Mongolians are really big on dairy. I am not much of a milk drinker but I have recently become one. They make this milk tea which is absolutely increadible. From what I have been able to figure out thus far it is made from rice, milk, sugar, and salt. I am not really sure. Every night we have a bowl of hot fresh whole milk. To many Americans out there this may sound like an artery clogger. However, when you live here it is just part of the game. The stuff is delicious and I am rapidly growing a dependency on it.
Tomorrow I head back for my first round of TEFL presentations. I have a two strong activities planned and I am pretty excited to present.
Mongolian is still really hard.



Friday, June 8, 2007

June 5, 2007
Welcome to the Steppe

Hey all,
It was dark when we arrived so I could not see the countryside. This morning I woke up at about 7 to go for a run with another volunteer. What I saw when I walked out of my ger was breathtaking. The first thing that hits you is the sheer size of everything. The landscape is practically deserted and stretches a third of the way around the world. The steepe consists of massive rolling hills. There are few trees and the grass is short and sturdy. The few trees that do exist tend to be short and clustered in on the back side of a hill where there is enough protection and there is a small pocket of water. The second thing you notice is the breeze. A soft breeze tends to blow across the steppe at all times. What is unusual is the utter lack of humidity. This dry wind hits you, robs you of your water and moves on. No one sweats here. Even when it’s hot (and it is hot right now) the air is just too dry.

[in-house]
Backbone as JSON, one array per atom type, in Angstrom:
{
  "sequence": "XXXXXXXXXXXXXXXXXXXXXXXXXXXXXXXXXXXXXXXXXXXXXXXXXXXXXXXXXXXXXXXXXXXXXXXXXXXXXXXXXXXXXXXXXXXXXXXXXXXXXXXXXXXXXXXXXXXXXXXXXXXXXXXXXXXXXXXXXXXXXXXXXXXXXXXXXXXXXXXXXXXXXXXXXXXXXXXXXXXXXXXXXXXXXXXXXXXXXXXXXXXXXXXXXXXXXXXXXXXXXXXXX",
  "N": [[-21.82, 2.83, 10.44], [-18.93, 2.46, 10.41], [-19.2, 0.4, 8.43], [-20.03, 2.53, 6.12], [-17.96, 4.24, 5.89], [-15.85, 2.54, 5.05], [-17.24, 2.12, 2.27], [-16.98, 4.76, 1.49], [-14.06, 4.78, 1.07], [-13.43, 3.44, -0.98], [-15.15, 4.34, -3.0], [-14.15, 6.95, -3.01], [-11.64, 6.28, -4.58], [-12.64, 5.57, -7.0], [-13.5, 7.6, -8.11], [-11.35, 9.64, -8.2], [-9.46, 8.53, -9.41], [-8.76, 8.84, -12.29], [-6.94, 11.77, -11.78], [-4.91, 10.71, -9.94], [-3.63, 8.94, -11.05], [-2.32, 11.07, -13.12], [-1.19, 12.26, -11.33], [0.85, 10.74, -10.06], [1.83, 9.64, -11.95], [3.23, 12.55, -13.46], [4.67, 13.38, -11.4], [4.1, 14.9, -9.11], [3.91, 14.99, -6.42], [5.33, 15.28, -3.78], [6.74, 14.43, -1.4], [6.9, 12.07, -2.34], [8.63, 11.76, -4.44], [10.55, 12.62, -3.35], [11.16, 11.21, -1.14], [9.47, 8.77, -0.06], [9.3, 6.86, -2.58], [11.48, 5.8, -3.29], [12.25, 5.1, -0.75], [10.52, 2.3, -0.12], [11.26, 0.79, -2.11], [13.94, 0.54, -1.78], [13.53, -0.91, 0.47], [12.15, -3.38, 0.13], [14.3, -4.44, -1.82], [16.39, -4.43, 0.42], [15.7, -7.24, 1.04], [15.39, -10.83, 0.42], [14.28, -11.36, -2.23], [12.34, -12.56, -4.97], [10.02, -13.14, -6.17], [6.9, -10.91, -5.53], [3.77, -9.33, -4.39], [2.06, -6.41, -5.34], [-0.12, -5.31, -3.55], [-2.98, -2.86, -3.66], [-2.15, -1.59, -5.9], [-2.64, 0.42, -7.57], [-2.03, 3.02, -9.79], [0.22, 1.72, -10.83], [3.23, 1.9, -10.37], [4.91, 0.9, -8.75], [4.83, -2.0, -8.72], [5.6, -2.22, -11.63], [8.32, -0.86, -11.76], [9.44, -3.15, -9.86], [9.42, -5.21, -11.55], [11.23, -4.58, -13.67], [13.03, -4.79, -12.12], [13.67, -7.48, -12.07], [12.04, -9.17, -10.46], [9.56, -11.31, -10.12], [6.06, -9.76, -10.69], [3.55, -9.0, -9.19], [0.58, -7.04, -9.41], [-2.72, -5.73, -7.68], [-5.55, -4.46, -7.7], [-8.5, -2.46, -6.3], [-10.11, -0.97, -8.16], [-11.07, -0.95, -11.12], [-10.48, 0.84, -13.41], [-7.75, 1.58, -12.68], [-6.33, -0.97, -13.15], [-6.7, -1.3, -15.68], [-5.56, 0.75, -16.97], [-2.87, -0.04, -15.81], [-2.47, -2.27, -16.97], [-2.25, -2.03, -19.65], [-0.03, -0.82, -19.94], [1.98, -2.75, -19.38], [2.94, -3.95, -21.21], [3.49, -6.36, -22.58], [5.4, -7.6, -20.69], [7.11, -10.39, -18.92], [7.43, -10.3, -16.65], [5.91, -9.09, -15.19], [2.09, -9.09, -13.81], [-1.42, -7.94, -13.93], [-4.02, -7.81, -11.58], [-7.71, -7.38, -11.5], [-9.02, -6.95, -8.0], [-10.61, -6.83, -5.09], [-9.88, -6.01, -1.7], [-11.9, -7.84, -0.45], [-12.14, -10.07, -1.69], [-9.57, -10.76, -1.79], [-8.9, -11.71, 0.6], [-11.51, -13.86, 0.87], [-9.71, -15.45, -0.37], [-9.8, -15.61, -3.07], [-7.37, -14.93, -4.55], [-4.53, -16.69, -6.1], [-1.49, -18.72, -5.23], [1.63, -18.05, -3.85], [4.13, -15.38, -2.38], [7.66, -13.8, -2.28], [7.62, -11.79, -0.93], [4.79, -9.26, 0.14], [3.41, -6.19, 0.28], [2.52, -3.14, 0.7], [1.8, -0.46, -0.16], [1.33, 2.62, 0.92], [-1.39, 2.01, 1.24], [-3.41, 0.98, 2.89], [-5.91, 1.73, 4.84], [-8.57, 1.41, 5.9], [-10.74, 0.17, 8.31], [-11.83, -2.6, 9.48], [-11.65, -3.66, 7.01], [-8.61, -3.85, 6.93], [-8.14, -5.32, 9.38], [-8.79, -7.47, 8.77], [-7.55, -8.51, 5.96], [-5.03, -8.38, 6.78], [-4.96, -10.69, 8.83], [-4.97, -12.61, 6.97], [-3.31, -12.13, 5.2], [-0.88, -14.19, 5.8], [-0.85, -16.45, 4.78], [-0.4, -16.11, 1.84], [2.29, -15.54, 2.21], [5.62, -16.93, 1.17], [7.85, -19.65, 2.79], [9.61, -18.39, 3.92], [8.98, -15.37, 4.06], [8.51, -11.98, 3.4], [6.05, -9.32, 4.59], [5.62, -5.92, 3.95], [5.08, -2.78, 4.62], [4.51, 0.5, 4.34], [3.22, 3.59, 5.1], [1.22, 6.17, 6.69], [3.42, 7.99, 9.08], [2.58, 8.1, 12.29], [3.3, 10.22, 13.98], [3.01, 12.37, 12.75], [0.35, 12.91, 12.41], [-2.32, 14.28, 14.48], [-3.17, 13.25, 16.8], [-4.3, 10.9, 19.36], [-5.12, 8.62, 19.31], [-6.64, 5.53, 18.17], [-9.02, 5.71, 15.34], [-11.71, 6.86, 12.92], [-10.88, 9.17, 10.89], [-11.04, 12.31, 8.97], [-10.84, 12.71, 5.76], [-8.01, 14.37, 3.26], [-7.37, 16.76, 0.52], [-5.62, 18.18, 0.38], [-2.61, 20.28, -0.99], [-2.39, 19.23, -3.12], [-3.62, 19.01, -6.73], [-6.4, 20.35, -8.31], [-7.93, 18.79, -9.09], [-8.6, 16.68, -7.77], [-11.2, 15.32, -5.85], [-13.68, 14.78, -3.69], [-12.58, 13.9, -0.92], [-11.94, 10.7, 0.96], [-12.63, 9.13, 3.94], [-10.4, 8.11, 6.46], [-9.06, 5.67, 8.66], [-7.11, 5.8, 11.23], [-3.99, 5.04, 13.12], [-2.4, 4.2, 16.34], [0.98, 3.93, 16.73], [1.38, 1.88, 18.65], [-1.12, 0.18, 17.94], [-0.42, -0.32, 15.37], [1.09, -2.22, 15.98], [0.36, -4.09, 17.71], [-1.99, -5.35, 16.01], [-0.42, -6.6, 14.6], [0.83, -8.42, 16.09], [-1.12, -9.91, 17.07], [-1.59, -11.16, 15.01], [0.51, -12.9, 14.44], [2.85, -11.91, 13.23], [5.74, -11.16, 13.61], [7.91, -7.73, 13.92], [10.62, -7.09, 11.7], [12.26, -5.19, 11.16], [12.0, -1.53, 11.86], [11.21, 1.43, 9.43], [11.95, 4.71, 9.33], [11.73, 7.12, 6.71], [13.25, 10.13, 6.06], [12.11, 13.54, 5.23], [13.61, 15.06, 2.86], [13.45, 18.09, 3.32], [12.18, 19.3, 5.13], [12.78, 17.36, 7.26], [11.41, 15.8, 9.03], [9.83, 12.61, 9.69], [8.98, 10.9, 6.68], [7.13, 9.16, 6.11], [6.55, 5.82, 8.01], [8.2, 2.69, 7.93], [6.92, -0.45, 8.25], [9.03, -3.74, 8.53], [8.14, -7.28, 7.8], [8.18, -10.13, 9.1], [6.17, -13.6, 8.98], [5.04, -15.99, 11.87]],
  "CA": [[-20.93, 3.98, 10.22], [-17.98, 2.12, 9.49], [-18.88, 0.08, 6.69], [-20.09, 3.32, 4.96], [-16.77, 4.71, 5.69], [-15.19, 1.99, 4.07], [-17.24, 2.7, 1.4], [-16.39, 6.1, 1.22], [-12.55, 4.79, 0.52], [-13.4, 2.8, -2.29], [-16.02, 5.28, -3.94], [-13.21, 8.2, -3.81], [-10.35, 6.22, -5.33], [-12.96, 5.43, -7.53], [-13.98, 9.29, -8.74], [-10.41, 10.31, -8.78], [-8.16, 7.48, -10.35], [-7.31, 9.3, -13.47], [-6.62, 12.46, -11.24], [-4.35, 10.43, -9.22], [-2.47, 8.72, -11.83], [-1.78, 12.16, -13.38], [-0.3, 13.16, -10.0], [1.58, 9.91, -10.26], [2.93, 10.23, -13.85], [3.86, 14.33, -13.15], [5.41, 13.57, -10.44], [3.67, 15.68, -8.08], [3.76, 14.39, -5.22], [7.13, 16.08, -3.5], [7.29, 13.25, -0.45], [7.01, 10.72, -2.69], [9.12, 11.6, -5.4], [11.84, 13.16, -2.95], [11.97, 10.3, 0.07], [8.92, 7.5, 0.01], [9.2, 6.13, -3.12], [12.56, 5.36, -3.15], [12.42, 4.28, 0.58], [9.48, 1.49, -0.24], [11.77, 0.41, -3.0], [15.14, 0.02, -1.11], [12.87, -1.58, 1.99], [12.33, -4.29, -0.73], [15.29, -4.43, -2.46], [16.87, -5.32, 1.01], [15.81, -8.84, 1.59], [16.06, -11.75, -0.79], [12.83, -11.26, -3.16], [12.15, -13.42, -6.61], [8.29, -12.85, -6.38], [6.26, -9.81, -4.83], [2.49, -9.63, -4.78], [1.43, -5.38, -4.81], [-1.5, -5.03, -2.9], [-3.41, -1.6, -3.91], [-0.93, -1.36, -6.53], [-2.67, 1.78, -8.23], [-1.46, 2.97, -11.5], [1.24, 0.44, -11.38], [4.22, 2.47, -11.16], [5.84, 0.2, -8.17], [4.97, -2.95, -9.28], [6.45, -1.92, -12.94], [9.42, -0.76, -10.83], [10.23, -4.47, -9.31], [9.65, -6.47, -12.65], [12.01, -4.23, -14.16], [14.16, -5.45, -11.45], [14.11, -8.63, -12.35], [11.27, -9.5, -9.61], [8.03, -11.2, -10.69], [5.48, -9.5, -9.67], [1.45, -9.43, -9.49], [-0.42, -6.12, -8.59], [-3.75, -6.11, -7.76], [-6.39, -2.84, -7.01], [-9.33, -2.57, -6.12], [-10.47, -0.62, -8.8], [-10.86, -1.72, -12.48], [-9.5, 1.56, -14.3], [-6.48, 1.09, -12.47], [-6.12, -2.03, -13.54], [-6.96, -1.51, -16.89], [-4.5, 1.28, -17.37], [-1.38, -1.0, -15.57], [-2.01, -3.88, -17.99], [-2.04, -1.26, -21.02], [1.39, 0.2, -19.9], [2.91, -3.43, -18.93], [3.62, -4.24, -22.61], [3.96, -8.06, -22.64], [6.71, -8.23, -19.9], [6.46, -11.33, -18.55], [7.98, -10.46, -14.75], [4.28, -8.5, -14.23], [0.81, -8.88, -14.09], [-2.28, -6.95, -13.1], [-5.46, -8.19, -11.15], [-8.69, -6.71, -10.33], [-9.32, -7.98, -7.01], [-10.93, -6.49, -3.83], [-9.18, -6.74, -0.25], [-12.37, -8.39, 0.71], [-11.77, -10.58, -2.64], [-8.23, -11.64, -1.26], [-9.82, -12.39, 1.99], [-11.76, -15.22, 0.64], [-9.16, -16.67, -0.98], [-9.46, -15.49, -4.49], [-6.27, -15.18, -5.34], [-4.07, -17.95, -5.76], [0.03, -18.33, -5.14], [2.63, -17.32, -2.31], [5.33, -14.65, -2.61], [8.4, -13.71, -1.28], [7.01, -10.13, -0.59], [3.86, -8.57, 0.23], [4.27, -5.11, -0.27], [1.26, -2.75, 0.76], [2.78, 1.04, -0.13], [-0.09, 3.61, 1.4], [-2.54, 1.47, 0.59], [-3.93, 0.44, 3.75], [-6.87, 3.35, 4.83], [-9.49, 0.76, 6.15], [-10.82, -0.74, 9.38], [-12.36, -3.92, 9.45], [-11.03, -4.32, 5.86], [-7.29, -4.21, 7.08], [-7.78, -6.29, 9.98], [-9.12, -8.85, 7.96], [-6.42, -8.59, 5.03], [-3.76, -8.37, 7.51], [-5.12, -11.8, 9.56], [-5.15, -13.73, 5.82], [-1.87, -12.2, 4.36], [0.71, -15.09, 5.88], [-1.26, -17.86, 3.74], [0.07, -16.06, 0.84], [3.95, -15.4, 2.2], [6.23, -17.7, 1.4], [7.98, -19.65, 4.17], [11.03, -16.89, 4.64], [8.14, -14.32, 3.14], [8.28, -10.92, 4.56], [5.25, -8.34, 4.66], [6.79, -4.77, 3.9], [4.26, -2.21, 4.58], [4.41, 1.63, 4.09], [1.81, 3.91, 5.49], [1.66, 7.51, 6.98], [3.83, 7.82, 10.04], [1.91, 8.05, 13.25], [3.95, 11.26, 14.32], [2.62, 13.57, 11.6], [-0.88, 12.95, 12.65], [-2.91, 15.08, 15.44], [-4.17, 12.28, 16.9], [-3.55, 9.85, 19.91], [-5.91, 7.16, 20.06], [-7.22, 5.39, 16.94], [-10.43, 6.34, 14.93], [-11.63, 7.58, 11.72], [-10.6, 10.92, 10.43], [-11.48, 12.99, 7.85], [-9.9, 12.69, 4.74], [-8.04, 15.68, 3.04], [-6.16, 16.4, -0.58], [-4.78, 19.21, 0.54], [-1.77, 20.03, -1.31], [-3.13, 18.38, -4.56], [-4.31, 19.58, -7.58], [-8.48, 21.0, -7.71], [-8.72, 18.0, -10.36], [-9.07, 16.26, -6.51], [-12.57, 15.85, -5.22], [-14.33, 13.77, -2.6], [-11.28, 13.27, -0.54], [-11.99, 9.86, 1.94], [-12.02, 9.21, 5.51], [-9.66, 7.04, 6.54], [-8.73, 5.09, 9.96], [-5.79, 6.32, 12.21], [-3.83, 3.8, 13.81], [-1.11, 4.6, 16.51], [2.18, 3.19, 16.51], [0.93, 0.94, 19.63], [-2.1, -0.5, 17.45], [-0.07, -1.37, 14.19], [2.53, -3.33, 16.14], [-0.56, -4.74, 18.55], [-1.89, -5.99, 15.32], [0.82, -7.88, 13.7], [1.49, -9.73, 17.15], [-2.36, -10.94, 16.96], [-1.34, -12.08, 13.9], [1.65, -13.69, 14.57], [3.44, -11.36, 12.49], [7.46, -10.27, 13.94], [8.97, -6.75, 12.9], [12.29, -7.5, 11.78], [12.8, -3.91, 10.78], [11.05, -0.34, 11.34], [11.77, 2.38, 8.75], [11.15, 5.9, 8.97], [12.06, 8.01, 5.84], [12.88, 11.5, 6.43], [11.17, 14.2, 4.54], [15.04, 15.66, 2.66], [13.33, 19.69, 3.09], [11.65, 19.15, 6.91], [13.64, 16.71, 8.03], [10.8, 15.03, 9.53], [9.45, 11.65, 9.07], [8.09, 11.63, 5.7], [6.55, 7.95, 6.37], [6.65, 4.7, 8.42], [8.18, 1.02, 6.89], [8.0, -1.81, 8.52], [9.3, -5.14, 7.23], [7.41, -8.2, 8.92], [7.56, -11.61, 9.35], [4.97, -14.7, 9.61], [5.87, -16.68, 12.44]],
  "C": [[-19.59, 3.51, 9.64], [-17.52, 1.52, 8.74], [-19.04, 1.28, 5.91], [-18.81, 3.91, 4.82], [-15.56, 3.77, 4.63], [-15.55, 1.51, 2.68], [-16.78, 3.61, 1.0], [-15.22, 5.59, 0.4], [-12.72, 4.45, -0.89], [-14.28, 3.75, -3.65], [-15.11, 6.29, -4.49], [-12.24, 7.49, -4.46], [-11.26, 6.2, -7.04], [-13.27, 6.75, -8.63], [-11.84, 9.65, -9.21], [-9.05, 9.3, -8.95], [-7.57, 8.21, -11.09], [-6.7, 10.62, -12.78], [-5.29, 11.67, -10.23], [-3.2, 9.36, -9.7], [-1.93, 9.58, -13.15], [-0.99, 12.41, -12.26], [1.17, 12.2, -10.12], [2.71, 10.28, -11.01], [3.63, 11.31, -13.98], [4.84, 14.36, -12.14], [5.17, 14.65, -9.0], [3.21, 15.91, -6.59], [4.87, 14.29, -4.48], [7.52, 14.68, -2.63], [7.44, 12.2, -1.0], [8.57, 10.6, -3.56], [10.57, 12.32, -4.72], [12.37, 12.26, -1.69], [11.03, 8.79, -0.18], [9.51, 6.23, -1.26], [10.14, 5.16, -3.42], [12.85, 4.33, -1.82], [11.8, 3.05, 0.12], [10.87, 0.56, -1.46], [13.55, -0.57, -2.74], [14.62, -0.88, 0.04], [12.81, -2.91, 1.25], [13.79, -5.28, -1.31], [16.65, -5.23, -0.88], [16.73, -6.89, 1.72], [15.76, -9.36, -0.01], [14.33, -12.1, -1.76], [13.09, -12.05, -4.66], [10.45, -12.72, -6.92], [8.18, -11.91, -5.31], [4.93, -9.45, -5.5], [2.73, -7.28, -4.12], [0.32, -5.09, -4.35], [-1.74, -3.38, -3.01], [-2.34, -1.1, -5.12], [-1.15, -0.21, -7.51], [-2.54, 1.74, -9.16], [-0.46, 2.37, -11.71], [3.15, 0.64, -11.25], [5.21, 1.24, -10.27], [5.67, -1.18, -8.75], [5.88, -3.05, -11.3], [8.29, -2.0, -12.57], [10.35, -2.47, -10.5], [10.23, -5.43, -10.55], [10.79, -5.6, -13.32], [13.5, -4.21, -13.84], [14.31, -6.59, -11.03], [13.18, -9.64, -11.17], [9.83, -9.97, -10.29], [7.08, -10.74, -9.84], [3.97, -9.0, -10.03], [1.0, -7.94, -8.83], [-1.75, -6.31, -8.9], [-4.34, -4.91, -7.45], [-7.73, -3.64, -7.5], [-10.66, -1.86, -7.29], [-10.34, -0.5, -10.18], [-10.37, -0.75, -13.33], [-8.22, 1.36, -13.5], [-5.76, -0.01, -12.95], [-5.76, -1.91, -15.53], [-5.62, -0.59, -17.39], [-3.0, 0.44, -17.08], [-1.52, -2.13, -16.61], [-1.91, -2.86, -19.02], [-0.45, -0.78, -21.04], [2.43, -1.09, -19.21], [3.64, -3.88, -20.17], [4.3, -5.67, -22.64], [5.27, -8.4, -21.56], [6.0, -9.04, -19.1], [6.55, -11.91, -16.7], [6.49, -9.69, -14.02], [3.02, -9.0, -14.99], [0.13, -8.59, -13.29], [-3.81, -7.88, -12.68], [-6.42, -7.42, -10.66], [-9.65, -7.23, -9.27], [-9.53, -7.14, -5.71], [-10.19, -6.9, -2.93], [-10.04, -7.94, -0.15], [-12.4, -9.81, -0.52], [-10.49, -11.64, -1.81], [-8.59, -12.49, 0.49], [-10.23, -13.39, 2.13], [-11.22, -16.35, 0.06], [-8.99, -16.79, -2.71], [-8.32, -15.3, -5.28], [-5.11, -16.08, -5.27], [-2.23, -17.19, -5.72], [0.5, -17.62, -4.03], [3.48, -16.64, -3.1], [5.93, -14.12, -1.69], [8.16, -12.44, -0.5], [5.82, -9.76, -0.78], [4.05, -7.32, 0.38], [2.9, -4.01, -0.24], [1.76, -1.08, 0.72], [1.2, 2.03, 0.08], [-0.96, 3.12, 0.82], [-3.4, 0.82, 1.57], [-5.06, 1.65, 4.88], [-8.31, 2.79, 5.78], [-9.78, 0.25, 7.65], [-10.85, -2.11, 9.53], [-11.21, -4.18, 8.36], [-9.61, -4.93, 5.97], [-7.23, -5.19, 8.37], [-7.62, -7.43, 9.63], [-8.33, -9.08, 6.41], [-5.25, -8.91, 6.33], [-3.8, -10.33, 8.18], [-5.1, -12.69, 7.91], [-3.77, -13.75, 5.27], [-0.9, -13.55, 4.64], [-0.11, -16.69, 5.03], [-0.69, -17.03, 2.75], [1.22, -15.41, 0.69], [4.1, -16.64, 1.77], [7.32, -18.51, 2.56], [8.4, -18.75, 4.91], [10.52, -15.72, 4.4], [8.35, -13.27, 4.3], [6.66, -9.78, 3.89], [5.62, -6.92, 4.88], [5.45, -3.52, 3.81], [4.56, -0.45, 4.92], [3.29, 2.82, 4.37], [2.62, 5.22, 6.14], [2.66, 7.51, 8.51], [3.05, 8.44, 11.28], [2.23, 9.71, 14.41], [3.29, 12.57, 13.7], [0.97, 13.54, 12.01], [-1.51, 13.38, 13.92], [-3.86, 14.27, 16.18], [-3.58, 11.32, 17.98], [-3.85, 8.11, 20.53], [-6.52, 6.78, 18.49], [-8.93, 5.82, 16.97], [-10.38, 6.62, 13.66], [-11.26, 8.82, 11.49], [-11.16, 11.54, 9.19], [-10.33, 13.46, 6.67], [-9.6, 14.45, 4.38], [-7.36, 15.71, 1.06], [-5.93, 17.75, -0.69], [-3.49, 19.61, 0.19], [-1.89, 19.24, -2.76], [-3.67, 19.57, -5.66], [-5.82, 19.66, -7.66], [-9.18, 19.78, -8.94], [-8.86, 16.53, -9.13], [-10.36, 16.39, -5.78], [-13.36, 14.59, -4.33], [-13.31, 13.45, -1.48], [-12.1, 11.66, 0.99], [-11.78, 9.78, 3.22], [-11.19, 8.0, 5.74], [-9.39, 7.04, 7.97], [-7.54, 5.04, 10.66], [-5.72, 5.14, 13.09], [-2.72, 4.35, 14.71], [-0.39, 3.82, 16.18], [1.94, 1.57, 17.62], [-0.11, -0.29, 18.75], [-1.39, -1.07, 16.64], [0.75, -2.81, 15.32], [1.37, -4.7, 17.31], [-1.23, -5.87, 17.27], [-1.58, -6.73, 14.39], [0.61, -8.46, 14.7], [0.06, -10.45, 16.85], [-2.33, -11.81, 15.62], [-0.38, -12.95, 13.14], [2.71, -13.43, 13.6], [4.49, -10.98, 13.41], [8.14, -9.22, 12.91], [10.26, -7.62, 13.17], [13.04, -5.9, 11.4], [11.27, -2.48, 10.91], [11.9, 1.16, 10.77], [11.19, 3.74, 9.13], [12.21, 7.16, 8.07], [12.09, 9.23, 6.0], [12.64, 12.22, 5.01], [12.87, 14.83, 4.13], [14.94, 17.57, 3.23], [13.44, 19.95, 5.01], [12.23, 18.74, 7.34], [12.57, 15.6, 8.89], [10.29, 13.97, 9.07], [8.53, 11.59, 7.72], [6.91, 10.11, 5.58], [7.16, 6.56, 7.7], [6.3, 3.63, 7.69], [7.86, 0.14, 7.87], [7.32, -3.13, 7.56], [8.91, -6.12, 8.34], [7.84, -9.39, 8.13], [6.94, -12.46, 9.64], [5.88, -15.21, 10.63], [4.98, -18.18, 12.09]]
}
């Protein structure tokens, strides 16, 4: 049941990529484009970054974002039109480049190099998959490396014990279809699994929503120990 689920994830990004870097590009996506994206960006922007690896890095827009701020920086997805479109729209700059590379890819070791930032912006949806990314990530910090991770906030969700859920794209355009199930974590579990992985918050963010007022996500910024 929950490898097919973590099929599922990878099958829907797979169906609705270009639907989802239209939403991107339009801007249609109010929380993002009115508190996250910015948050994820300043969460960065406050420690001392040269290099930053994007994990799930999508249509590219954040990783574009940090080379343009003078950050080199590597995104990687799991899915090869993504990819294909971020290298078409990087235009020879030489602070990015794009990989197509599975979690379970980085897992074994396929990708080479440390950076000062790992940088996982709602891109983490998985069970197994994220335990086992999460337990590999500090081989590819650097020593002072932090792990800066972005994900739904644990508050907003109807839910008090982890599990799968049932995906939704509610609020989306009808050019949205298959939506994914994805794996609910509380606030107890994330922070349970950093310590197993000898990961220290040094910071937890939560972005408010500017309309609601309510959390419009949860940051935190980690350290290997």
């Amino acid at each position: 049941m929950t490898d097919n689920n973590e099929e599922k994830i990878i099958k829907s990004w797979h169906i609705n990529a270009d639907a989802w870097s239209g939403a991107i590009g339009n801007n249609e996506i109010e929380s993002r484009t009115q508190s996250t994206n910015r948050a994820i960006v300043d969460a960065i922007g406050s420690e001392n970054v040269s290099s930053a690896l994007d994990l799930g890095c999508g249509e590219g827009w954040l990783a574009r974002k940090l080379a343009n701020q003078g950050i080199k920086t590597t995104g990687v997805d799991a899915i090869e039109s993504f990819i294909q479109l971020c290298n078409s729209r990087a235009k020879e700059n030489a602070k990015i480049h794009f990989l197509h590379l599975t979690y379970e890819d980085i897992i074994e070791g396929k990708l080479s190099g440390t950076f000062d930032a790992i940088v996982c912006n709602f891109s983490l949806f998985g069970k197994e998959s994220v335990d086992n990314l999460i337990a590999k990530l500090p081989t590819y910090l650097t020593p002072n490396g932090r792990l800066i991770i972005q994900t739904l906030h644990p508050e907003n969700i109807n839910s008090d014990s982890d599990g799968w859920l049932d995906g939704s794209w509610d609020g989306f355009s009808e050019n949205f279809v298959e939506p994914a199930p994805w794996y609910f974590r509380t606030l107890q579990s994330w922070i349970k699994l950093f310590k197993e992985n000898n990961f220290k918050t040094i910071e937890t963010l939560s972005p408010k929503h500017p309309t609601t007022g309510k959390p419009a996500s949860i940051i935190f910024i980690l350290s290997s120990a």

My camp was also surrounded by herds of wild horses. These herds litter the country side and when it comes time to get yourself a horse you go out and risk life and limb to capture one of these little rascals. One of the girls in my class tried to offer one an apple and it was having none of it. Apparently the Mongols figured out the apple trick a while ago. Massive birds of prey are also pretty abundant. I saw a couple different kinds of hawks and a few eagles this morning. Some places use eagles to hunt small animals. There is a pretty decent chance that I could acquire a real hunting eagle to keep Freedom company. If that happens I am going to name him Liberty and hunt all kinds of shit.
The final thing that has blown me away is the sky. Mongolia is known as the land of the eternal blue sky. To try to convey what this is like imagine the sky in North Carolina. It is a deep blue and on cloudless days it seems to defy description. Now take that sky and transport it to Montana, big sky country, now triple the size of big sky country and that is what the sky in Mongolia looks like. From what I have heard we have about four cloudy days a year.

J. Stasz .

Sunday, June 3, 2007


June 3, 2007
The adventure has begun. We arrived in Seoul, South Korea last night around 5. We flew with the sun so my body has absolutely no idea what time it is. Surprisingly, I am not at all jet lagged; I slept for the last four hours of my flight and then went out into Seoul. This morning I went running and now I feel like I have adjusted to the time change.